A predominantly solitary hobby became social on Saturday, as area knitters participated in “Worldwide Knit in Public Day.”
Donna Gruetzke, of Camas, was among the participants at Esther Short Park, in downtown Vancouver.
She knits socks, shawls, sweaters, scarves, hats and legwarmers for herself, friends and family.
“It’s relaxing,” Gruetzke said. “It can be a challenge when you try new patterns.
“I usually watch TV while knitting, or knit while waiting in a doctors office,” she added.
Gruetzke has also been known to knit while attending car shows with her husband.
In addition to Gruetzke, the knitting event at Esther Short Park attracted Debbie Cardiff, of Vancouver, and her husband, Dave Cardiff.
While Debbie knitted, Dave spent part of the day reading and enjoying the sun.
“I’m a groupie,” he joked.
The Fort Vancouver Knitters Guild does have one male member, Chris Fanning, of Vancouver. His wife Debbie also belongs to the guild.
Ida Bryans, of Washougal, enjoys the relaxation and creativity associated with knitting.
She also benefits from meeting other knitters.
“You build up friendships,” Bryans said. “They inspire you to do better. We share ideas. It’s sometimes like ‘show and tell.’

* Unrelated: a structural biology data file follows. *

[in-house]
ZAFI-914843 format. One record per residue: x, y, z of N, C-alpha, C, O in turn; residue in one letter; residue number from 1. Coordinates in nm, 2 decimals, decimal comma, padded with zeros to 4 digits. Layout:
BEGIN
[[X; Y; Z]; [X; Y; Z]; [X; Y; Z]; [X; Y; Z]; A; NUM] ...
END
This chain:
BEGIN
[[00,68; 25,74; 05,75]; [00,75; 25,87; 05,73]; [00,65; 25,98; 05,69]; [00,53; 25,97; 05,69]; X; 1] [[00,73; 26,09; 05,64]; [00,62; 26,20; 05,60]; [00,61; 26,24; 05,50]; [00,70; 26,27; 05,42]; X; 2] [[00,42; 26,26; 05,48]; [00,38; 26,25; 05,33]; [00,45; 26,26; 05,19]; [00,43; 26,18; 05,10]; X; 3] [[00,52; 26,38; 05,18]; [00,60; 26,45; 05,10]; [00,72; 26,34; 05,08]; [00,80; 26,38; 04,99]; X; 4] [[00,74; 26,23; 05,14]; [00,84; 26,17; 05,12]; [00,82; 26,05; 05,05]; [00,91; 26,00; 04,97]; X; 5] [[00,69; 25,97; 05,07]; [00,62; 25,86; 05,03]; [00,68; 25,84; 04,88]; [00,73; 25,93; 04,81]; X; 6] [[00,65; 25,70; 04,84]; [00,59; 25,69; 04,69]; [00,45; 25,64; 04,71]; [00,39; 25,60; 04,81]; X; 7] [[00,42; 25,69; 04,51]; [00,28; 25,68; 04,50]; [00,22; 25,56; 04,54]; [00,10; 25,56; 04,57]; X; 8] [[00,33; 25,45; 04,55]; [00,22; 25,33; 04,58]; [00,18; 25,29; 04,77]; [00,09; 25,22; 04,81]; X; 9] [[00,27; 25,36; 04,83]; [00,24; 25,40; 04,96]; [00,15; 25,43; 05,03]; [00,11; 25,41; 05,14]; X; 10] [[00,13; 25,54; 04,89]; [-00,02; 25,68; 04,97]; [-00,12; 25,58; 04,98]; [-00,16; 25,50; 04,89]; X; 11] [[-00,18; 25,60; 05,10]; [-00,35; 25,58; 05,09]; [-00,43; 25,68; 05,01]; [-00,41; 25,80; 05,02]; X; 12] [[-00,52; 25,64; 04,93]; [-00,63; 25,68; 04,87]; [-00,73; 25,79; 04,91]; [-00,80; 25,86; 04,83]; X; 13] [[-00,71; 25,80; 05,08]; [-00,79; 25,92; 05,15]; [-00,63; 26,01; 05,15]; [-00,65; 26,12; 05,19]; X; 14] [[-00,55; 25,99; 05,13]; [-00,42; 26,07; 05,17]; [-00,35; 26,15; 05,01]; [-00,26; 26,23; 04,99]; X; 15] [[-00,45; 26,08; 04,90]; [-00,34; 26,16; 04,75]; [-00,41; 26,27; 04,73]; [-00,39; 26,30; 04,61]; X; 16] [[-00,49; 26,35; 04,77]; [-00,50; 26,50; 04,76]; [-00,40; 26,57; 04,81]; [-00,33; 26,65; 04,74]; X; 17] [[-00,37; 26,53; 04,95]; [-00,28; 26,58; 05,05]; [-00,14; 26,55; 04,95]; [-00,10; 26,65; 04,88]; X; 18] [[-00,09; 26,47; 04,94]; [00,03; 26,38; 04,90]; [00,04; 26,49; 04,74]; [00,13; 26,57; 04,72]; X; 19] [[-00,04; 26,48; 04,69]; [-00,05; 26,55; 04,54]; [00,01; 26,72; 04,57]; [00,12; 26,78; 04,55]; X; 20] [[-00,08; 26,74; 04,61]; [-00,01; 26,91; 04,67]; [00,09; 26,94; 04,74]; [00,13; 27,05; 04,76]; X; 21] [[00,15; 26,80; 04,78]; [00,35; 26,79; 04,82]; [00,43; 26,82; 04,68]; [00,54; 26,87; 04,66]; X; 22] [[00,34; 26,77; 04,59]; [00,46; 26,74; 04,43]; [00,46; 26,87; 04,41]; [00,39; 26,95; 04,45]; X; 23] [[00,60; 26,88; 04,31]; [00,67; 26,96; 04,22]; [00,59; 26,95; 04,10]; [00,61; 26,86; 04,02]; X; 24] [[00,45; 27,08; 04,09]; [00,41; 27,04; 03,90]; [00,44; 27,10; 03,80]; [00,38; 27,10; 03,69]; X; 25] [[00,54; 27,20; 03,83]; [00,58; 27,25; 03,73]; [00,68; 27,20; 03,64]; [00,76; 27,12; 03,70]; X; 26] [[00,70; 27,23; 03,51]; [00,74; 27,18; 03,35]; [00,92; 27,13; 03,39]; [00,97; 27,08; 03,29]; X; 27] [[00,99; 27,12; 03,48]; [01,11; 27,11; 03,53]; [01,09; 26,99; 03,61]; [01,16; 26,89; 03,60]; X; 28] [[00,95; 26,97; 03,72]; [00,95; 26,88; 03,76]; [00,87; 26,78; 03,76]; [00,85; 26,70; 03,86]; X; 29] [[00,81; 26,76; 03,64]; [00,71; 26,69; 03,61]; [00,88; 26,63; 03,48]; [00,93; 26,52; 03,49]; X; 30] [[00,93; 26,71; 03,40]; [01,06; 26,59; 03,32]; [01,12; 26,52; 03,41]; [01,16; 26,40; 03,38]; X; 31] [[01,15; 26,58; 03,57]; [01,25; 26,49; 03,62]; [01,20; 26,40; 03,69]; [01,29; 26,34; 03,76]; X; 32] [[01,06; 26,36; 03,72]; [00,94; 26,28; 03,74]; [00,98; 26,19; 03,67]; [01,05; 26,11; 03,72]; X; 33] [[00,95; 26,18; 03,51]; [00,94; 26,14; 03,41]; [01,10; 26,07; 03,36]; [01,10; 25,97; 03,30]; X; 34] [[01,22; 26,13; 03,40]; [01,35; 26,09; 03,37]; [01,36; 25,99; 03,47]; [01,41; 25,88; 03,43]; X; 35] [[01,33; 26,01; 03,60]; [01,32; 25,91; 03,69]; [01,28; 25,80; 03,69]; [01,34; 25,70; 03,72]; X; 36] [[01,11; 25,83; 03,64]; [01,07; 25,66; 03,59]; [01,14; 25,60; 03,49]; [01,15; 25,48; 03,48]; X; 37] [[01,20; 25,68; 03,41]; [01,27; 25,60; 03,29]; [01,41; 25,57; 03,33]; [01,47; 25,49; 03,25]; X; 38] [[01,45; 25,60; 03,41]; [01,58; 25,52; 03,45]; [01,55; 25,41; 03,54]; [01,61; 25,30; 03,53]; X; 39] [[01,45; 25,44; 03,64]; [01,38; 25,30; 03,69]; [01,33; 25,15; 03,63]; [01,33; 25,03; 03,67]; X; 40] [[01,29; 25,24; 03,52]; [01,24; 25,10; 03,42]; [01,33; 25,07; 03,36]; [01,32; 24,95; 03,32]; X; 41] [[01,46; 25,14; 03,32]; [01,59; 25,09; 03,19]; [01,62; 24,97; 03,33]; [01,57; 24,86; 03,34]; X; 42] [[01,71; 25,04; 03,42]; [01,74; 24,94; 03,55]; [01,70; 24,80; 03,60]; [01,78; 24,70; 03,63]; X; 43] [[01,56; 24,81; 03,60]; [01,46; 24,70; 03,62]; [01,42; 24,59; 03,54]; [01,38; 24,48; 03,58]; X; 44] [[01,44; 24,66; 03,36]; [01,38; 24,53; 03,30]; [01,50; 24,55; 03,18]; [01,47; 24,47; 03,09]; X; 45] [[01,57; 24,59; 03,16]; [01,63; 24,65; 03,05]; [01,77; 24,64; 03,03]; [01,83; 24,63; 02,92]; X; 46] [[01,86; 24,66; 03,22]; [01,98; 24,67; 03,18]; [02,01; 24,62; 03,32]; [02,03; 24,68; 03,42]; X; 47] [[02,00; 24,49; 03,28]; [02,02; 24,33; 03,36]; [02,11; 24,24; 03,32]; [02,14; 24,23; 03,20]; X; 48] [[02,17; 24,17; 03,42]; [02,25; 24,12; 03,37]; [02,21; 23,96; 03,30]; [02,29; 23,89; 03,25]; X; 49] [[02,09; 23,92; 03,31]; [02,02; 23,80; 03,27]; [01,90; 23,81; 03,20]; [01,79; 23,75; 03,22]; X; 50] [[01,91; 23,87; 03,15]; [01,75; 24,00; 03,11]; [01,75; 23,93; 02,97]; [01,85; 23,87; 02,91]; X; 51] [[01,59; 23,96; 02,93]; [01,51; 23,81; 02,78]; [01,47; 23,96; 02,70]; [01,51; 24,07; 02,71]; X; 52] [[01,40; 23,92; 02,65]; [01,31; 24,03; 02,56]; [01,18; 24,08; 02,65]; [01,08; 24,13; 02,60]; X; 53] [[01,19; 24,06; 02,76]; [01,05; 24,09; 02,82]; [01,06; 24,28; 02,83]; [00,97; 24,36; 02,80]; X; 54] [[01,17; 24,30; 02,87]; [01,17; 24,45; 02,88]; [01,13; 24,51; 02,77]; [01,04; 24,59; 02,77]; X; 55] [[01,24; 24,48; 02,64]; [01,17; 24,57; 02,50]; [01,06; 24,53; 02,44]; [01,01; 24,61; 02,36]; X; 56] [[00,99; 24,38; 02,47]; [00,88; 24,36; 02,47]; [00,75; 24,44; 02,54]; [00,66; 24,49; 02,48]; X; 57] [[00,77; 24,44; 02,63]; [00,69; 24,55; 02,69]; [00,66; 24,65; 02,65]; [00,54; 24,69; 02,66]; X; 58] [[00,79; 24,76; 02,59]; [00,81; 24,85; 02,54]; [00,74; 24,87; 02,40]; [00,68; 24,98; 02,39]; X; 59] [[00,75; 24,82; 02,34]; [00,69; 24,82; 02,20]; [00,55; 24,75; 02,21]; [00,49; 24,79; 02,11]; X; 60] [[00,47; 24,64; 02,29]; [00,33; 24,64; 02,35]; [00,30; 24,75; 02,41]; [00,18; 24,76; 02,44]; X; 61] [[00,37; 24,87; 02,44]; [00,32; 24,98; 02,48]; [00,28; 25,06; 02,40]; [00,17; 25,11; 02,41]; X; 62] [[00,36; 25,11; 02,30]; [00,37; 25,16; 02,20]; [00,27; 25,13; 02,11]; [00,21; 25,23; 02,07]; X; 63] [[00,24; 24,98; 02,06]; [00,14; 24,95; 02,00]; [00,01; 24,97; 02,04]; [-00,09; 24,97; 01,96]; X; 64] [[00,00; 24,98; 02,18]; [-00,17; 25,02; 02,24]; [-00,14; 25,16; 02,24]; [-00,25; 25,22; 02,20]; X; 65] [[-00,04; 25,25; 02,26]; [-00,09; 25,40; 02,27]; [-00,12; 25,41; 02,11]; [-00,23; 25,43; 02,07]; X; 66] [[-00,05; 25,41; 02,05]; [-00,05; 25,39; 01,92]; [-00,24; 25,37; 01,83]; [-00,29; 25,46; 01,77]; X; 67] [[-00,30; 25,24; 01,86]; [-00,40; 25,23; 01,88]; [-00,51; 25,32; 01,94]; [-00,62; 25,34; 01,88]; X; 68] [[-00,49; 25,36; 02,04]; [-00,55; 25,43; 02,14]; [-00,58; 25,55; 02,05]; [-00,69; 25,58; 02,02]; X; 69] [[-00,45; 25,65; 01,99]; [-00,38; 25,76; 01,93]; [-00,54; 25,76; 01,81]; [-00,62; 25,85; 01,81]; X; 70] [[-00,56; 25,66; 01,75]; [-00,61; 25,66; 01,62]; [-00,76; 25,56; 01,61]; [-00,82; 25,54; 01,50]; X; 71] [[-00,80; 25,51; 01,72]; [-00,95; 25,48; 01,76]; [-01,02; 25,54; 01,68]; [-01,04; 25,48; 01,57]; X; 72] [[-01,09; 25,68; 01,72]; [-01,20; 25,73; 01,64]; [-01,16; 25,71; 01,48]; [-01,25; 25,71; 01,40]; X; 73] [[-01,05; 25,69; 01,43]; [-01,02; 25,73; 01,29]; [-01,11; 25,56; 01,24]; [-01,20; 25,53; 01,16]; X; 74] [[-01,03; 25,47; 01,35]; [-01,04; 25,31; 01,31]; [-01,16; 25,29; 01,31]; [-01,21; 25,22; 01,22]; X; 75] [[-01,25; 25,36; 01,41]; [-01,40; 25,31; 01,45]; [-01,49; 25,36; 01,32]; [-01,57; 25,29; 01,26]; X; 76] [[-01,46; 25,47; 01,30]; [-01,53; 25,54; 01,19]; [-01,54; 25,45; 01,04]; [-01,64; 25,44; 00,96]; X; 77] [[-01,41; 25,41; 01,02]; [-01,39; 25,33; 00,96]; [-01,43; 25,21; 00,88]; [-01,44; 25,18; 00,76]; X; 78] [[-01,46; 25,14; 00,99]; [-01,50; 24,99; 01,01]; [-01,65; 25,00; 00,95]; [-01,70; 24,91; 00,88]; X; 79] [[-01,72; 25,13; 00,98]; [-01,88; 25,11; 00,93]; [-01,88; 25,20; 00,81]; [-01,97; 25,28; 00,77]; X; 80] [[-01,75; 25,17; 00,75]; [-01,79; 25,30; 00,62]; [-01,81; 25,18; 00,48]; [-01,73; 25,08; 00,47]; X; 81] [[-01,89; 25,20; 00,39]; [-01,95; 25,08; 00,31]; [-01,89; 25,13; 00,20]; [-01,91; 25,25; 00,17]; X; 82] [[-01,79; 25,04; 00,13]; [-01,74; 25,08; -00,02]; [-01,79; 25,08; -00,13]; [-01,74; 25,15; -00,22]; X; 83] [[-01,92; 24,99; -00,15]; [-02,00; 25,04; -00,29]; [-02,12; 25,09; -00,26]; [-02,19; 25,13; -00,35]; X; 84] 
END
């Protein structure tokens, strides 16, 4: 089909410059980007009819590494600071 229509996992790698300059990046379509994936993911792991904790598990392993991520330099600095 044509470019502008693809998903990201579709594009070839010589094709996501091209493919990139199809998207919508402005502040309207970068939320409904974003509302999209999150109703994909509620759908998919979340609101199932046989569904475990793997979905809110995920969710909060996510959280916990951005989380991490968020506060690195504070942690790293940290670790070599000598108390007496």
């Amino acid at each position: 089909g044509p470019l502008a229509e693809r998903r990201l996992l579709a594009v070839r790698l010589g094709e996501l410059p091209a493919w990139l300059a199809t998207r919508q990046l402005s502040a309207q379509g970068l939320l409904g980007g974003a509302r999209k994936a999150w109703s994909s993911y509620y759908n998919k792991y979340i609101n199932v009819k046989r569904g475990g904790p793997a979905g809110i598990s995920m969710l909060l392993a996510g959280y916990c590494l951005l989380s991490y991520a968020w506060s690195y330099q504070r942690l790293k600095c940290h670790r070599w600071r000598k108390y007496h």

“If you get stuck, there’s always someone there willing to help you,” she added.
Bryans primarily knits socks — some of which are distributed as Christmas and birthday gifts.
“When you give someone a hand knitted ‘whatever it is,’ people know you took the time to make this, and that’s what’s nice,” she said. “They appreciate it.”
Danielle Landes, of St. Louis, Mo., created World Wide Knit in Public Day in 2005. Judie Stanton, president of the Fort Vancouver Knitters Guild, said this is the third year a knit in public event has been held in Clark County.
The guild, a nonprofit organization, has approximately 70 members. Membership dues are $12 a year.
Stanton said guild members have staffed a table in the homemakers’ area during the Clark County Fair since the 1980’s.
“At our last meeting, we made homemade knitting needles and wrapped balls of yarn to use while teaching fair visitors how to knit,” she said. “After a short lesson, they are invited to take the needles and yarn, along with a short rhyme that reminds them how to make the knit stitch, home with them.”
Guild members are currently making squares for an afghan, to be raffled off with the proceeds going to The Free Clinic of SW Washington.